ethikal.ai is the Japanese counterpart of an international research collaboration between universities in Japan and the UK exploring the cross-cultural dimensions of the emerging world of emotional artificial intelligence. The funding for this remarkable three-year project has been made possible by the UK Research and Innovation’s (UKRI) Fund for International Collaboration (FIC) and the Japan Science and Technology’s Human Information Technology Ecosystem (HITE). Titled Emotional AI in Cities: Cross-Cultural Lessons from UK and Japan on Designing for an Ethical Life, the research aims to assess what it means to live ethically and well with Emotional AI in smart cities in cross-cultural commercial, security health, and media contexts.

Importantly, the project seeks to understand diverse citizens’ attitudes to Emotional AI, and will co-design citizen-led, creative visions of what it means to live ethically and well with affect detection and recognition tools in cities. Ultimately, we aim to feed all the research insights, including citizens’ views, back to the diverse stakeholders shaping usage of Emotional AI in cities.


What is Emotional AI

Emotional Artificial Intelligence is an emerging technology that allows systems to sense, learn, and interact with people’s emotions, moods, and intentions, by using data from our body movements, voices, facial expressions, and even body temperature. As these technologies appear in smart devices, buildings, and cities, they change how people experience their surroundings, giving rise to questions of the ethical and social implications including privacy, security, safety, and bias in systems. If these questions and the needs of the people are not addressed it could lead to mistrust of technology, as seen in the recent pushback against facial detection and recognition technologies.

Emotional AI is a rapidly growing industry with a current estimated value of USD 20 billion. Its presence can be felt across numerous industries – whether it’s self-driving vehicles, AI home assistants, to even predictive policing and Human Resource management. While AI has yet to achieve even half of its estimated potential, our daily lives have already been touched by the impact of emotion recognition and sensing artificial intelligence.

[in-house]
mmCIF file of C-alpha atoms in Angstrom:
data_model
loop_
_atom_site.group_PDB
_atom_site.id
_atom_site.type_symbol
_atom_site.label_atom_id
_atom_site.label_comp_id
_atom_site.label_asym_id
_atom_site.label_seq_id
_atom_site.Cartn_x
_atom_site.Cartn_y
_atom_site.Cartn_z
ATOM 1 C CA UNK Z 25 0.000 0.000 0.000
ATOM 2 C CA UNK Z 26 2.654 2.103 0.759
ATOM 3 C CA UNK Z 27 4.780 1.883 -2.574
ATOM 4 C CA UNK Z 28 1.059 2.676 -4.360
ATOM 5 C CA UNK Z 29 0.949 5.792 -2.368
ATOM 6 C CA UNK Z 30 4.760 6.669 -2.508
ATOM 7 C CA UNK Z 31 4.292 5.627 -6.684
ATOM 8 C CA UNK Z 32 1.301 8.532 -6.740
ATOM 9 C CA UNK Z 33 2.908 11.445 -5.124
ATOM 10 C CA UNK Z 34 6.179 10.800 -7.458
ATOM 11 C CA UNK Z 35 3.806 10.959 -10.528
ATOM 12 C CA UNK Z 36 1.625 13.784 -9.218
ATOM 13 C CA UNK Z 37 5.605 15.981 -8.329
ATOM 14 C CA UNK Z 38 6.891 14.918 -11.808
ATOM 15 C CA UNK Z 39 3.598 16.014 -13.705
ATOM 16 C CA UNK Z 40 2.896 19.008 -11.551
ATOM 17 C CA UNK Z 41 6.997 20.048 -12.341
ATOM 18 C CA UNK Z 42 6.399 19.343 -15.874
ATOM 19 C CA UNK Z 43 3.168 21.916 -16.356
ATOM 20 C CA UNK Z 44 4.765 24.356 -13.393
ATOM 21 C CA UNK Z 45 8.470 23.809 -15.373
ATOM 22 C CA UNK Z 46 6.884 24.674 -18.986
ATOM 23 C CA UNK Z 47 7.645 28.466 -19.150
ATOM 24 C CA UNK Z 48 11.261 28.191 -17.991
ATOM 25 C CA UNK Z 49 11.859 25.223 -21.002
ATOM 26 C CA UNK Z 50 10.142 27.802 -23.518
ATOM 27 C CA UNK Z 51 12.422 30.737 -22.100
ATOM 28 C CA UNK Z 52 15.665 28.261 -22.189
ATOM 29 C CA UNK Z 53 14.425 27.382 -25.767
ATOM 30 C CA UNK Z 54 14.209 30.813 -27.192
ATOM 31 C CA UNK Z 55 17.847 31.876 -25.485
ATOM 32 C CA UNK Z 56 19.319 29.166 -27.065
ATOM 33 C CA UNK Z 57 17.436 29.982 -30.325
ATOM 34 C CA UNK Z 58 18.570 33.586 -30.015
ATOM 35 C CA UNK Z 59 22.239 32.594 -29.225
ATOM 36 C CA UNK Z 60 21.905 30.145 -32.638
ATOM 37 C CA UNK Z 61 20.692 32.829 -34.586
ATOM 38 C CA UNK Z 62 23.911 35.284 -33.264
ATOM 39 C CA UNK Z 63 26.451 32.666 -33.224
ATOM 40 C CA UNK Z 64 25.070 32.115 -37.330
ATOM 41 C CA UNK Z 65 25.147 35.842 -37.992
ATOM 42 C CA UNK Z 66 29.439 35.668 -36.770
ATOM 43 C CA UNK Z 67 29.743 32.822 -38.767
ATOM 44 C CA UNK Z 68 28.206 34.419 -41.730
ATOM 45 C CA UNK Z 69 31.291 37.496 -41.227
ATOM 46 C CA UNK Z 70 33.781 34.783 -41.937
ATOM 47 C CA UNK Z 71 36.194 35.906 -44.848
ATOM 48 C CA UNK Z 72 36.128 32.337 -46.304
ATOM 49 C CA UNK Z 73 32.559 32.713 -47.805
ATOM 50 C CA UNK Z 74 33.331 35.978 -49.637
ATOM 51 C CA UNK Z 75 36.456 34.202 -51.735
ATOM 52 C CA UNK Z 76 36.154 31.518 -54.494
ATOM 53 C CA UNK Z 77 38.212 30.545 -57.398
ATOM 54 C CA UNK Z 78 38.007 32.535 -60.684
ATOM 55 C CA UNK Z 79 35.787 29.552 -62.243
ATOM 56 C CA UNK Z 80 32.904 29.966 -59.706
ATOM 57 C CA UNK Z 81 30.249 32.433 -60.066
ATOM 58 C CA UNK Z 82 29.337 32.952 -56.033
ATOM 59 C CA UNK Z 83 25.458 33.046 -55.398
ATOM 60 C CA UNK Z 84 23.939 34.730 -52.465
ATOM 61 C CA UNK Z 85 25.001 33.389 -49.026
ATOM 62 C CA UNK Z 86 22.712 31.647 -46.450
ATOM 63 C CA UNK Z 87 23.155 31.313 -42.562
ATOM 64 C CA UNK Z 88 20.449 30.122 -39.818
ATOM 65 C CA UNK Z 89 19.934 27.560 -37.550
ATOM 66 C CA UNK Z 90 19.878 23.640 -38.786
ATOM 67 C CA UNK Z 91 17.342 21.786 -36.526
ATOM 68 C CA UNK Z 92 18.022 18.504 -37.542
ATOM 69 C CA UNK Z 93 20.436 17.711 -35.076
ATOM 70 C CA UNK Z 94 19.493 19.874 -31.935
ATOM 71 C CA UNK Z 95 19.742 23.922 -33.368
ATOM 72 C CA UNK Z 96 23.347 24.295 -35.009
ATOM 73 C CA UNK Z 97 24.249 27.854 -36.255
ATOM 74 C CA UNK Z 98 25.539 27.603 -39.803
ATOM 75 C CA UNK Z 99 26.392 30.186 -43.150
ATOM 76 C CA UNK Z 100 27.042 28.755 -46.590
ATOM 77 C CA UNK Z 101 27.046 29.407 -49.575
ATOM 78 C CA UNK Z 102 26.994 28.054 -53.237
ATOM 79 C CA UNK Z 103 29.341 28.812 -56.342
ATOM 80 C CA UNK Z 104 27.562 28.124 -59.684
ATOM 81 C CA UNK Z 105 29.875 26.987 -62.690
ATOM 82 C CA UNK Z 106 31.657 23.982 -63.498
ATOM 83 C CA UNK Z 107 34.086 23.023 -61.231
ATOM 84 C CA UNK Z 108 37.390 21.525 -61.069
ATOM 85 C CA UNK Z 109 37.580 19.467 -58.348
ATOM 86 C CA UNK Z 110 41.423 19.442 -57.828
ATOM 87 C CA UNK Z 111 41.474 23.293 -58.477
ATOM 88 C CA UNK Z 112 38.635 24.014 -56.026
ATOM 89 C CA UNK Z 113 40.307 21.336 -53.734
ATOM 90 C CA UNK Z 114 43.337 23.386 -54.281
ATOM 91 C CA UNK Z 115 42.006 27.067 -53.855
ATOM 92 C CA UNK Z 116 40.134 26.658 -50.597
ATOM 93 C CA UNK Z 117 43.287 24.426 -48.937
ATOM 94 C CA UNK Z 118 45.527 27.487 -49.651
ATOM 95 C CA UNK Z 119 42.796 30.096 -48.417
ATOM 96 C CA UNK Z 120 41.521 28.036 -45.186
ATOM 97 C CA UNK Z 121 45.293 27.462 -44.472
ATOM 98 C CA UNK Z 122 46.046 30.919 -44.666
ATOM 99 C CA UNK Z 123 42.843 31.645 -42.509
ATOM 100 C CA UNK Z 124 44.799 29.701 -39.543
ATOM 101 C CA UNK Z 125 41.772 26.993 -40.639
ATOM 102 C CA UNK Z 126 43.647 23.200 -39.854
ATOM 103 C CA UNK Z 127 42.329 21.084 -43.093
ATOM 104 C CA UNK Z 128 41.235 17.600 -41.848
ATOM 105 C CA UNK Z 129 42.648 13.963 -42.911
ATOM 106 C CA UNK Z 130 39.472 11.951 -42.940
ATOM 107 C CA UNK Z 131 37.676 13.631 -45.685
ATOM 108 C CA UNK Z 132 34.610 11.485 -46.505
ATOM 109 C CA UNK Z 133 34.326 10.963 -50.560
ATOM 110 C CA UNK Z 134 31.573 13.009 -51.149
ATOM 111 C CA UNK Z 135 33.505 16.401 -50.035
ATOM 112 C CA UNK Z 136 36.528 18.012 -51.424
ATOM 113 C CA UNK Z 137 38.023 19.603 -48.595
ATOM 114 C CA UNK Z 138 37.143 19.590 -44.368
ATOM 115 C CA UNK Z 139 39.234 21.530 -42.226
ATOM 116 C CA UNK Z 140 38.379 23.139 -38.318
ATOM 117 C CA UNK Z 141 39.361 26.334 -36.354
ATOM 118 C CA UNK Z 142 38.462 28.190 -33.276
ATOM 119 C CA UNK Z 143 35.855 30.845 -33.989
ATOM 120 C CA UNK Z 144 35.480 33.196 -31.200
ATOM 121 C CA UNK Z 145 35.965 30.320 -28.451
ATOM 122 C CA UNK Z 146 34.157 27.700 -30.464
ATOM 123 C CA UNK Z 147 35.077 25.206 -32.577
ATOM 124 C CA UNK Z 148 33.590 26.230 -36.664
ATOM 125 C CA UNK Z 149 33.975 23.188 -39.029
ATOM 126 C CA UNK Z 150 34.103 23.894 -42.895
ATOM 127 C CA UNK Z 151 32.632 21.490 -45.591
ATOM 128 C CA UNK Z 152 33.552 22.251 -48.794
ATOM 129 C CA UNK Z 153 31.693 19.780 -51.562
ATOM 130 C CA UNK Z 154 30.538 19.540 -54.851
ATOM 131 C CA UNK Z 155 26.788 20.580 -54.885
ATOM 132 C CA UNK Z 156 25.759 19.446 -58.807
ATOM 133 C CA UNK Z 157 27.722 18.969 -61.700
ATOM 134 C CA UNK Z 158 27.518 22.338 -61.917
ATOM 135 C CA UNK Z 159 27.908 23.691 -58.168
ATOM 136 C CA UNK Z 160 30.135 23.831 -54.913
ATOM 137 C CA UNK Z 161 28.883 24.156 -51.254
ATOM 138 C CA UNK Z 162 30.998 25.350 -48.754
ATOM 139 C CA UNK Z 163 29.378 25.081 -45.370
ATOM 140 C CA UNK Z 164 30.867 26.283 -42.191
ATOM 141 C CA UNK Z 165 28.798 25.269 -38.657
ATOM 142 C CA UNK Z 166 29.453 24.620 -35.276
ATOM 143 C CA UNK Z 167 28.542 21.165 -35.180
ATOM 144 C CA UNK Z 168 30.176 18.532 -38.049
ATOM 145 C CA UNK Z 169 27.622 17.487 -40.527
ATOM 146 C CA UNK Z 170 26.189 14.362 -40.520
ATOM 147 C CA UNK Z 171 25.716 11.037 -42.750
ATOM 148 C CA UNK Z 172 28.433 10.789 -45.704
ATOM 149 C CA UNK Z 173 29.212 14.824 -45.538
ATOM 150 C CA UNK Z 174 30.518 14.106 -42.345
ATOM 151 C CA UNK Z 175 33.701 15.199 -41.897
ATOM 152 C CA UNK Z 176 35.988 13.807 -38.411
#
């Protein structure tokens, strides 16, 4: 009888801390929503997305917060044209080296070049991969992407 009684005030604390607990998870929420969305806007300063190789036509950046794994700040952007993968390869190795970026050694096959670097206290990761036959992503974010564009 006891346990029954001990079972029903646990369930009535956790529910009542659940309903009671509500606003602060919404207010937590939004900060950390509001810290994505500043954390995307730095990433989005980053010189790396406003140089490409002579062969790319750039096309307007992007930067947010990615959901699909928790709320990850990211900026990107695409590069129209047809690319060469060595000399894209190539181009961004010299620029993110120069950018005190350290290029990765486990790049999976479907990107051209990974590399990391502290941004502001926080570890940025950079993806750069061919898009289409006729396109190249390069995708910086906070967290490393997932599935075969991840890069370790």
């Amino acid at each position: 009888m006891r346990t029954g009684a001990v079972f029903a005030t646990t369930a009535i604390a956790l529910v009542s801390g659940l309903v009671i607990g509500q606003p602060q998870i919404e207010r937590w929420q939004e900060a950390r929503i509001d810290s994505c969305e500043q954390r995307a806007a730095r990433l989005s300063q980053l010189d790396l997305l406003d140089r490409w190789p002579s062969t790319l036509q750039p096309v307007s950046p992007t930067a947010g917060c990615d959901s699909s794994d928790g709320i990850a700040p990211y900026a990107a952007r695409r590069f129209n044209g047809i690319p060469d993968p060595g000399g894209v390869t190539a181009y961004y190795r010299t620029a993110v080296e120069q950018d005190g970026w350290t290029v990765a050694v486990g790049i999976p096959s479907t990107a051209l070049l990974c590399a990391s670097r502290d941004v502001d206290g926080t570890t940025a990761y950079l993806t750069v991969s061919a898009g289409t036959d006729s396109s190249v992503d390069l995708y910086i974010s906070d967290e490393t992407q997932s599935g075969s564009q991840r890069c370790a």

What is AI ethics?

AI ethics consists of values, principles, and guidelines to assist public and private sectors in departmental in ensuring that they build and implement affect detection and recognition tools ethically, safely, and responsibly. Emotional AI vendors claim that their technologies can assist human managers to find better ways of understanding and supervising the employee. They also insist it can help to make objective and unbiased managerial decisions about a worker’s performance. Yet, affect-driven automated management tools whether operationalized through self-tracking devices or imposed externally through panoptic systems can foment higher degrees of anxiety, lower trust levels, and encourage discrimination. Beyond these innate problems comes the shaky science to support emotion-sensing tools. 

For decades now researchers in disciplines such as neuroscience, sociology, anthropology, biology and, psychology have been unable to agree on whether emotions are hard-wired into the psycho-physical make-up of the human body or if they are contingent on social understandings. Added to this dispute are claims by Emotional AI vendors that all humans manifest a discrete number of universal emotions and that they are innate and identical from culture to culture. This last point is particularly salient considering that as emotional AI technologies cross international borders, their data sets and algorithms are seldom tweaked for gender, ethnic, and cultural differences. Nonetheless, empathetic surveillance in the workplace is unequivocally and uncritically being ushered in as part of the ‘new norm’ in the golden age of big data. As such, their impact on new regimes of affective labor will offer tremendous power in the hands of those who wield them.

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….with advances in affective computing, machine learning, and artificial intelligence, we have reached a stage where machines are now capable to do what was only thought possible by humans – and that is to read the emotional state of a person.

Professor Peter Mantello, Ritsumeikan Asia Pacific University

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